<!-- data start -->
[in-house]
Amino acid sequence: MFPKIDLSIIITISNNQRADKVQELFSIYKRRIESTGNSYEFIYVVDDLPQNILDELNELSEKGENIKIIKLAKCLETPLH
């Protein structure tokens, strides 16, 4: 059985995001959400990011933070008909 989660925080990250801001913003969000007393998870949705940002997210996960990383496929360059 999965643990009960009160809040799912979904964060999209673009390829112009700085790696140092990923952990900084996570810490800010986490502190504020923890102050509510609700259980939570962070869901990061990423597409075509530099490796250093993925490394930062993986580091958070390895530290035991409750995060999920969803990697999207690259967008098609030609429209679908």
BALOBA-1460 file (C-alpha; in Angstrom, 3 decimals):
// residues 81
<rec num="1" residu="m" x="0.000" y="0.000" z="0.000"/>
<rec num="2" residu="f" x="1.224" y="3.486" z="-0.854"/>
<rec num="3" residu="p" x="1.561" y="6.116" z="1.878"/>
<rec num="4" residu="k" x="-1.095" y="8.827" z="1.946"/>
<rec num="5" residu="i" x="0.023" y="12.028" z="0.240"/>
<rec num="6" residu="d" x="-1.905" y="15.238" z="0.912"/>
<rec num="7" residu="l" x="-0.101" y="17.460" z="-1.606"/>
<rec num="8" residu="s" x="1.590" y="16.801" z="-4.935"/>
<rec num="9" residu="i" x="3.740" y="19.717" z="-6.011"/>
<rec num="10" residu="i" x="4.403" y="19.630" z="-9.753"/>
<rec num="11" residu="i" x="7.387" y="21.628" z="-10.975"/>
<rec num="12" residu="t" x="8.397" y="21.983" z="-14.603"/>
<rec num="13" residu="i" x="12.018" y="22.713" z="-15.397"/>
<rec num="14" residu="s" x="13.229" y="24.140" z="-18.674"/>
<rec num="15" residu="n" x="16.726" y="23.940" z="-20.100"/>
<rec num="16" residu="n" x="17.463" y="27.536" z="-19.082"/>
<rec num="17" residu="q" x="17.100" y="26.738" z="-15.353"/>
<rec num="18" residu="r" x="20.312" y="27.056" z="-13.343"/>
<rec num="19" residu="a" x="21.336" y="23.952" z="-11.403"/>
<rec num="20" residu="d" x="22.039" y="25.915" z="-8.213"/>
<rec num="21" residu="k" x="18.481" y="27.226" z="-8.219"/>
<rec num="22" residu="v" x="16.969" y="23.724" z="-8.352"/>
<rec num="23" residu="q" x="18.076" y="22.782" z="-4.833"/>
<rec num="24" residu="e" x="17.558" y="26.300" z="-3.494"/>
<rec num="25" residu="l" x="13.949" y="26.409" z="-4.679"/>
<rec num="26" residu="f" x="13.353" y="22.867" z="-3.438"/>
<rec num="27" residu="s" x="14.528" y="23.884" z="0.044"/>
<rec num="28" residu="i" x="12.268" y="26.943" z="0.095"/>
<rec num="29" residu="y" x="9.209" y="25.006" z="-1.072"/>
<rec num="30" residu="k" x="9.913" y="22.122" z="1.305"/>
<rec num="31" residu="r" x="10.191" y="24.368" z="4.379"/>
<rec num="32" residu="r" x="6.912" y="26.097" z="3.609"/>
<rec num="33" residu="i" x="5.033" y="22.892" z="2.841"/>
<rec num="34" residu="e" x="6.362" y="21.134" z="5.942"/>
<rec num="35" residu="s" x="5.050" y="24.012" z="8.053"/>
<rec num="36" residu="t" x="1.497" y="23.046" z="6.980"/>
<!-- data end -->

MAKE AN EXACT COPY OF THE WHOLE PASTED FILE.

[in-house]
Amino acid sequence: MFPKIDLSIIITISNNQRADKVQELFSIYKRRIESTGNSYEFIYVVDDLPQNILDELNELSEKGENIKIIKLAKCLETPLH
């Protein structure tokens, strides 16, 4: 059985995001959400990011933070008909 989660925080990250801001913003969000007393998870949705940002997210996960990383496929360059 999965643990009960009160809040799912979904964060999209673009390829112009700085790696140092990923952990900084996570810490800010986490502190504020923890102050509510609700259980939570962070869901990061990423597409075509530099490796250093993925490394930062993986580091958070390895530290035991409750995060999920969803990697999207690259967008098609030609429209679908």
BALOBA-1460 file (C-alpha; in Angstrom, 3 decimals):
// residues 81
<rec num="1" residu="m" x="0.000" y="0.000" z="0.000"/>
<rec num="2" residu="f" x="1.224" y="3.486" z="-0.854"/>
<rec num="3" residu="p" x="1.561" y="6.116" z="1.878"/>
<rec num="4" residu="k" x="-1.095" y="8.827" z="1.946"/>
<rec num="5" residu="i" x="0.023" y="12.028" z="0.240"/>
<rec num="6" residu="d" x="-1.905" y="15.238" z="0.912"/>
<rec num="7" residu="l" x="-0.101" y="17.460" z="-1.606"/>
<rec num="8" residu="s" x="1.590" y="16.801" z="-4.935"/>
<rec num="9" residu="i" x="3.740" y="19.717" z="-6.011"/>
<rec num="10" residu="i" x="4.403" y="19.630" z="-9.753"/>
<rec num="11" residu="i" x="7.387" y="21.628" z="-10.975"/>
<rec num="12" residu="t" x="8.397" y="21.983" z="-14.603"/>
<rec num="13" residu="i" x="12.018" y="22.713" z="-15.397"/>
<rec num="14" residu="s" x="13.229" y="24.140" z="-18.674"/>
<rec num="15" residu="n" x="16.726" y="23.940" z="-20.100"/>
<rec num="16" residu="n" x="17.463" y="27.536" z="-19.082"/>
<rec num="17" residu="q" x="17.100" y="26.738" z="-15.353"/>
<rec num="18" residu="r" x="20.312" y="27.056" z="-13.343"/>
<rec num="19" residu="a" x="21.336" y="23.952" z="-11.403"/>
<rec num="20" residu="d" x="22.039" y="25.915" z="-8.213"/>
<rec num="21" residu="k" x="18.481" y="27.226" z="-8.219"/>
<rec num="22" residu="v" x="16.969" y="23.724" z="-8.352"/>
<rec num="23" residu="q" x="18.076" y="22.782" z="-4.833"/>
<rec num="24" residu="e" x="17.558" y="26.300" z="-3.494"/>
<rec num="25" residu="l" x="13.949" y="26.409" z="-4.679"/>
<rec num="26" residu="f" x="13.353" y="22.867" z="-3.438"/>
<rec num="27" residu="s" x="14.528" y="23.884" z="0.044"/>
<rec num="28" residu="i" x="12.268" y="26.943" z="0.095"/>
<rec num="29" residu="y" x="9.209" y="25.006" z="-1.072"/>
<rec num="30" residu="k" x="9.913" y="22.122" z="1.305"/>
<rec num="31" residu="r" x="10.191" y="24.368" z="4.379"/>
<rec num="32" residu="r" x="6.912" y="26.097" z="3.609"/>
<rec num="33" residu="i" x="5.033" y="22.892" z="2.841"/>
<rec num="34" residu="e" x="6.362" y="21.134" z="5.942"/>
<rec num="35" residu="s" x="5.050" y="24.012" z="8.053"/>
<rec num="36" residu="t" x="1.497" y="23.046" z="6.980"/>